SBU Uses Up Half of Rainy Day Fund to Balance Budget
The COVID-19 crisis has exacted a heavy toll on Stony Brook University’s finances, creating a $109.6 million deficit on the academic and research side.
The pandemic cost the hospital and clinic an estimated $58 million, while it also cost the academic and research campus over $74.6 million in the past financial year, which includes $35 million in refunded fees, $12 million in lost revenue from cultural programs and facilities rentals, and $8.5 million in extra expenses, including cleaning and supplies, student quarantine costs and technology costs, according to message from new Stony Brook University President Maurie McInnis published on her SBU president web page Aug. 12.
Through a number of steps, including hiring freezes, the university has attempted to offset these costs, but that won’t be enough. The school is tapping into its central reserve fund, essentially the university’s rainy day pool, reducing it by over 50% in one year. McInnis, in an open letter on her web page, said this “is completely unsustainable.”
Starting today, McInnis will hold a series of virtual campus conversations to provide more details and address questions, while she and university leaders search for long-term solutions to address a host of challenges that have presented a serious headwind to the school’s future budget.
In disclosing detailed information, McInnis wrote that she believes such disclosures will help the campus work together towards solutions.
“I believe that it is only by being open and candid and providing clear information that we can come together as a community to tackle our shared challenges,” she wrote in her letter.
In her letter to the campus, McInnis detailed specific costs, while she also outlined the steps Stony Brook has taken to offset some of these financial challenges.
For starters, she wrote that the university has been “told to expect a 20-30% cut in state funding this year, or $25 million.” The school also had its allocation for last year retroactively cut by $19 million.
“It is unclear when, if ever, our funding will return to current levels, let alone the levels of support we ideally receive as a top research institution in the region,” she wrote in her letter.
Federal government restrictions on travel and visas, along with COVID impacts, have created a 17.5 percent drop in out-of-state and international students, which not only reduces diversity but also creates a $20 million drop in revenue.
The number of campus residents will also decline by 40% for next semester, from 10,000 to 6,000, creating an estimated $38.9 million revenue loss.
The bottom line, she explained, is that the $109.6 million deficit on the academic and research side. This she predicts, could become significantly worse.
The measures the university has taken offset some of that decline, saving the school an estimated $55 million, but the measures still do not close the budget gap and are not sustainable.
A hiring freeze for new positions and for those that become open from staff and faculty attrition will save $20 million.
Student housing refinancing will save $31.1 million in fiscal year 2021.
An ongoing freeze on expenses covering costs for service contracts, supplies and equipment and travel will save about $2.3 million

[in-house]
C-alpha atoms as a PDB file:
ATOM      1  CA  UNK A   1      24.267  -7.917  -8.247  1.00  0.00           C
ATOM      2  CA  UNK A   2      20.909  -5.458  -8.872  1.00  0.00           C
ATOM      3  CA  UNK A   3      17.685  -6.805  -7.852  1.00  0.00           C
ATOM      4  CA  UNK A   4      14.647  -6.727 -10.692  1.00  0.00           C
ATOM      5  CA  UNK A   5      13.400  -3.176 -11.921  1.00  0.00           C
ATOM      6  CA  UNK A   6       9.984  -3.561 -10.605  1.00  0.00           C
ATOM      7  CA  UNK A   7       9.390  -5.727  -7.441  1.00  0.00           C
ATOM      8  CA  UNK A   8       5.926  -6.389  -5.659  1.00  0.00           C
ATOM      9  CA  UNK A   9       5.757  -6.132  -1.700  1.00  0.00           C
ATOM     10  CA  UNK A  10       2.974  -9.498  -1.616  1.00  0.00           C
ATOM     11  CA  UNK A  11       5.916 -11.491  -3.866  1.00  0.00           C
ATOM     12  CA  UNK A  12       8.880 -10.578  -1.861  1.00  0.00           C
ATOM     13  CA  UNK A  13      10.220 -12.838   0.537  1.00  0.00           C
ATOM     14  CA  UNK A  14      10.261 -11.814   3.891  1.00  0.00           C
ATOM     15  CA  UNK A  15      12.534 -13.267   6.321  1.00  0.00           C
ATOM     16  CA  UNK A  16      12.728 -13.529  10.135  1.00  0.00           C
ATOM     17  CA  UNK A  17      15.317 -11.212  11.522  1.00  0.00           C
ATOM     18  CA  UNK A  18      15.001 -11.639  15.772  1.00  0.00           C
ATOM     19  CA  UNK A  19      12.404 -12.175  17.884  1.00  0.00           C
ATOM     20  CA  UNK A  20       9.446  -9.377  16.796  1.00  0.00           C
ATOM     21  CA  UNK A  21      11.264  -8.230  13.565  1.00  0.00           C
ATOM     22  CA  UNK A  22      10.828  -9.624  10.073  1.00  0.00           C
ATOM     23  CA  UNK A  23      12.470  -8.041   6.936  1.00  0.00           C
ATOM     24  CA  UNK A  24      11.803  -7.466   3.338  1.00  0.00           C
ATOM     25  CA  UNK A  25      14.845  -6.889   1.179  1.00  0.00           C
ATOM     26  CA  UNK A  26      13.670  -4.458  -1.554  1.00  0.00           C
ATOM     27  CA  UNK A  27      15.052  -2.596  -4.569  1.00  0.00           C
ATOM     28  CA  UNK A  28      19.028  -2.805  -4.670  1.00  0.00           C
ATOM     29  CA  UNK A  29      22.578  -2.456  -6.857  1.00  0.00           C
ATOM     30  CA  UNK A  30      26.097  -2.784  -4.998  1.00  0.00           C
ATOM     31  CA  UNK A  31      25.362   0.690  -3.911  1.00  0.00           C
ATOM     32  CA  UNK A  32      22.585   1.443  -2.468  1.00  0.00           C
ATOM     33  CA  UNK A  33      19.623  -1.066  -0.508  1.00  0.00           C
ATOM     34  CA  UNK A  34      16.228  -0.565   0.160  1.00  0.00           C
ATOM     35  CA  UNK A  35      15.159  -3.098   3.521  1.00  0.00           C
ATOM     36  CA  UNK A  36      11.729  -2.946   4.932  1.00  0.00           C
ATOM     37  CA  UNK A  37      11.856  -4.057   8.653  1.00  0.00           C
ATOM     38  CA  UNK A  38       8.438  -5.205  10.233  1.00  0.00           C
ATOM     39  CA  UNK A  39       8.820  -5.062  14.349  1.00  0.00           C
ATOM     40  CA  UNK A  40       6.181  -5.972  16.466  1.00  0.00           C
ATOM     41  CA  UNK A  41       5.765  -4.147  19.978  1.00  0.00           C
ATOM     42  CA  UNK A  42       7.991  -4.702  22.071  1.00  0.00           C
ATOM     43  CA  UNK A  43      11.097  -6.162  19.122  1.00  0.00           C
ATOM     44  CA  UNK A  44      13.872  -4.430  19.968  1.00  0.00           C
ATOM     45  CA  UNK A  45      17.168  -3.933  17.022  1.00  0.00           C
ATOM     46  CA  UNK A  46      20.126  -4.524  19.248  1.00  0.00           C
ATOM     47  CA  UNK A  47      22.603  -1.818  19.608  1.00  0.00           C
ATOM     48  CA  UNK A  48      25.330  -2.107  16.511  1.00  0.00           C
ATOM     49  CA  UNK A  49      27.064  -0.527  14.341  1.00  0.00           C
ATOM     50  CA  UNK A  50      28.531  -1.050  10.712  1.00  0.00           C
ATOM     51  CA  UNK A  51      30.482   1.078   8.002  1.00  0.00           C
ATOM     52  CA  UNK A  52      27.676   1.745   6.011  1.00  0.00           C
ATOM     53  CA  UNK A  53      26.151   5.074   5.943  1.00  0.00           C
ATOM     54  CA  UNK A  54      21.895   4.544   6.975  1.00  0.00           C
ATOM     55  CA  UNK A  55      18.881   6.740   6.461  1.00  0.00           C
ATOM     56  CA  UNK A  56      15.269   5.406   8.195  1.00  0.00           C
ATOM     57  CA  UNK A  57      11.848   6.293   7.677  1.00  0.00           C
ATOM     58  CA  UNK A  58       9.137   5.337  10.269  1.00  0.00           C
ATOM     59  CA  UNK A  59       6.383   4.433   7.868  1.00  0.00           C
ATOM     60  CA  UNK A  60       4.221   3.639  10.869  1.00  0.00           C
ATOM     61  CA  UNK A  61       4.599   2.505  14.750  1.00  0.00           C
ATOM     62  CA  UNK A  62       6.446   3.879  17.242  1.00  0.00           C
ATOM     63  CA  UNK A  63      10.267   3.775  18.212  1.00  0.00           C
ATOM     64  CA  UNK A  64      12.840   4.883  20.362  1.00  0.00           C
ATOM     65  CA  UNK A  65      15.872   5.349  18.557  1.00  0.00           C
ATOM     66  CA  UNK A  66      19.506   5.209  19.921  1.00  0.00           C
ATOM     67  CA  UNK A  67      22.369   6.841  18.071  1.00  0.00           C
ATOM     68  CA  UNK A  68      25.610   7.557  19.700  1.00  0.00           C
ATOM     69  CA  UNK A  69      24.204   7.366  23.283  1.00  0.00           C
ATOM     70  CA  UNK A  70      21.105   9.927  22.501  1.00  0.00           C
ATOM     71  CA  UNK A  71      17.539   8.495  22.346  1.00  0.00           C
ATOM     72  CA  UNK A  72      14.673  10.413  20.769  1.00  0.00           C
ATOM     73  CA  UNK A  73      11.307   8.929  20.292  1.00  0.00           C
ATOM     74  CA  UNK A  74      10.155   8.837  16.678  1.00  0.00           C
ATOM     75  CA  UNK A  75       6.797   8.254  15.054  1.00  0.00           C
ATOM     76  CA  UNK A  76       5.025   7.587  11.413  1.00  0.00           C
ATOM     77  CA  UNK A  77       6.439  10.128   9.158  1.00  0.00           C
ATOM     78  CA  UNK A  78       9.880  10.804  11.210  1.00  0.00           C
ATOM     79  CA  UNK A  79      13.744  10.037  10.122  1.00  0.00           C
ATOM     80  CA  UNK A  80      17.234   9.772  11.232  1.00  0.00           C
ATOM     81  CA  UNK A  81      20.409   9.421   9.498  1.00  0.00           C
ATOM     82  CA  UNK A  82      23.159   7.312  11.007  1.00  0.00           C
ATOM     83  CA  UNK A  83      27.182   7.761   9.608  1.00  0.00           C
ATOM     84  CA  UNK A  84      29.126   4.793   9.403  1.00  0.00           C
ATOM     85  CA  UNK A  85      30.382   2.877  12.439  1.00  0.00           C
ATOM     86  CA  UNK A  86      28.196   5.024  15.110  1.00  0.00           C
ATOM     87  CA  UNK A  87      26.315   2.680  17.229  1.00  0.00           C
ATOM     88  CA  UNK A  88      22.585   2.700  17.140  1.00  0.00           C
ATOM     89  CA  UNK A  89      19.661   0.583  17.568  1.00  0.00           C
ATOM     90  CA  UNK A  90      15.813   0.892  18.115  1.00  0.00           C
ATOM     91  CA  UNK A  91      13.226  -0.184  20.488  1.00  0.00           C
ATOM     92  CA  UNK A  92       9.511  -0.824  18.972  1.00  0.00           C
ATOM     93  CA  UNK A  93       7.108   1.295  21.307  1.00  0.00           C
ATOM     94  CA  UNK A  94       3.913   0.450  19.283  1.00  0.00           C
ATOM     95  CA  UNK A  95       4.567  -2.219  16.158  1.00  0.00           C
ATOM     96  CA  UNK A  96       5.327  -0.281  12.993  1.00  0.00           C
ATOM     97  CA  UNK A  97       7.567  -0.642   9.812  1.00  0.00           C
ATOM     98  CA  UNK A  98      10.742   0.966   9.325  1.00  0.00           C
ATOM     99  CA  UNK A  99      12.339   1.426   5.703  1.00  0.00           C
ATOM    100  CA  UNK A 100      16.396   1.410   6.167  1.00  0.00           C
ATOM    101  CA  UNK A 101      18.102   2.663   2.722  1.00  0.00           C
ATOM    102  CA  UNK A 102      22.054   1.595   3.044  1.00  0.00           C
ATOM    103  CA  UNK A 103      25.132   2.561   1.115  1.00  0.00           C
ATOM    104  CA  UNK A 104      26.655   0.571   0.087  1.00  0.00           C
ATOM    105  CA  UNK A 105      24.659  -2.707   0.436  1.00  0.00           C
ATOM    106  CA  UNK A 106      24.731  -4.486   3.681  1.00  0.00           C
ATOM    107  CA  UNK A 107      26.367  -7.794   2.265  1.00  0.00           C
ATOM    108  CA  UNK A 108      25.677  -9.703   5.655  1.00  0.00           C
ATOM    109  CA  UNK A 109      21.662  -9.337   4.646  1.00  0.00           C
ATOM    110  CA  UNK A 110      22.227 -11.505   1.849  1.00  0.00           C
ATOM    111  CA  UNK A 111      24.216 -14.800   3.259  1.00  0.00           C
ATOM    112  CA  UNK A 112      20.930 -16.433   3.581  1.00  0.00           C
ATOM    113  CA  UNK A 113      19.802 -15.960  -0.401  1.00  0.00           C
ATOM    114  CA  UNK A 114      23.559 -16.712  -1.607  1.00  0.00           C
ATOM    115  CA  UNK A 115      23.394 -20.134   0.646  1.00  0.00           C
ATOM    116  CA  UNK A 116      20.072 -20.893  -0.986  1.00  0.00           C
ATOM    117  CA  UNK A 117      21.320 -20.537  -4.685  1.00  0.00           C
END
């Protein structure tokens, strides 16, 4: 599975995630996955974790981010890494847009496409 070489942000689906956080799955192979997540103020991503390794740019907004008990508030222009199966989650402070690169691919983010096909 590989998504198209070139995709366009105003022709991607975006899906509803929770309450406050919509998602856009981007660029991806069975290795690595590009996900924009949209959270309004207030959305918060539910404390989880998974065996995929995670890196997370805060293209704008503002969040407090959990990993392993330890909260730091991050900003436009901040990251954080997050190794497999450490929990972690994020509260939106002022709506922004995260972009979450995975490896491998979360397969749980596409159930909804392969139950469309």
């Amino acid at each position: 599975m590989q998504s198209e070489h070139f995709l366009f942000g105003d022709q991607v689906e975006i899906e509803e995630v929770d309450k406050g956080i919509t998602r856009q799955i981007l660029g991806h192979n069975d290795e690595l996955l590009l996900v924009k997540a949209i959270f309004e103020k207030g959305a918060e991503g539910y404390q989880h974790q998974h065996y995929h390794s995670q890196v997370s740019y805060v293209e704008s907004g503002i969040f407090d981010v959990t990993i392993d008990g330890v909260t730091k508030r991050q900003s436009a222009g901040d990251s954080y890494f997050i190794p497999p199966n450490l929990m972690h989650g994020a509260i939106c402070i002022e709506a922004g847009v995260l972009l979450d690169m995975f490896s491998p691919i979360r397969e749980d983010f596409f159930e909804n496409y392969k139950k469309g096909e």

A cut to the athletic budget will save $2 million.
Senior campus leadership, meanwhile, has voluntarily taken a 10% pay cut along with a permanent hold back of any 2% raise for all Management Confidential employees.
At the same time, the university faces longer-term financial challenges.
State support has declined since 2008, from $190.4 million to $147.7 million last year. That will be even lower this year. On a per-student basis, state support in 2020 was $6,995, compared with $9,570.
This year’s expected increase in tuition and the Academic Excellence fee have not been approved by the SUNY Board.
The multi-year contracts that govern faculty and staff pay have not been fully funded, McInnis wrote in her president’s message. That has created an additional cost of $10 million for the 2020 fiscal year. Over the next five years, that compounds to $54 million.
The rainy day fund is picking up $9.7 million of that scheduled contractual salary increase raise.
The Tuition Assistance Program has been set at 2010 tuition levels, which creates a $9 million financial gap in fiscal year 2020. That is expected to rise in 2021. Stony Brook also recently learned, according to McInnis’s letter, that TAP will be funded at 80 percent of what the school awards to New York State students who rely on the program to access higher education.
At the same time, the Excelsior Program, which began in the fall of 2017 and allows students from families making up to $125,000 to attend school tuition free, may not accept new students this year.
McInnis concluded with her hope that the university will come together in the same way it did during the worst of the pandemic in New York to address these financial challenges.
“I fully recognize that you are operating in one of the most difficult environments any of us has experienced,” she wrote. “And, we are going to have to bring the same level of collaboration and innovation that you brought at the height of the COVID-19 response to our systemic budget challenges.”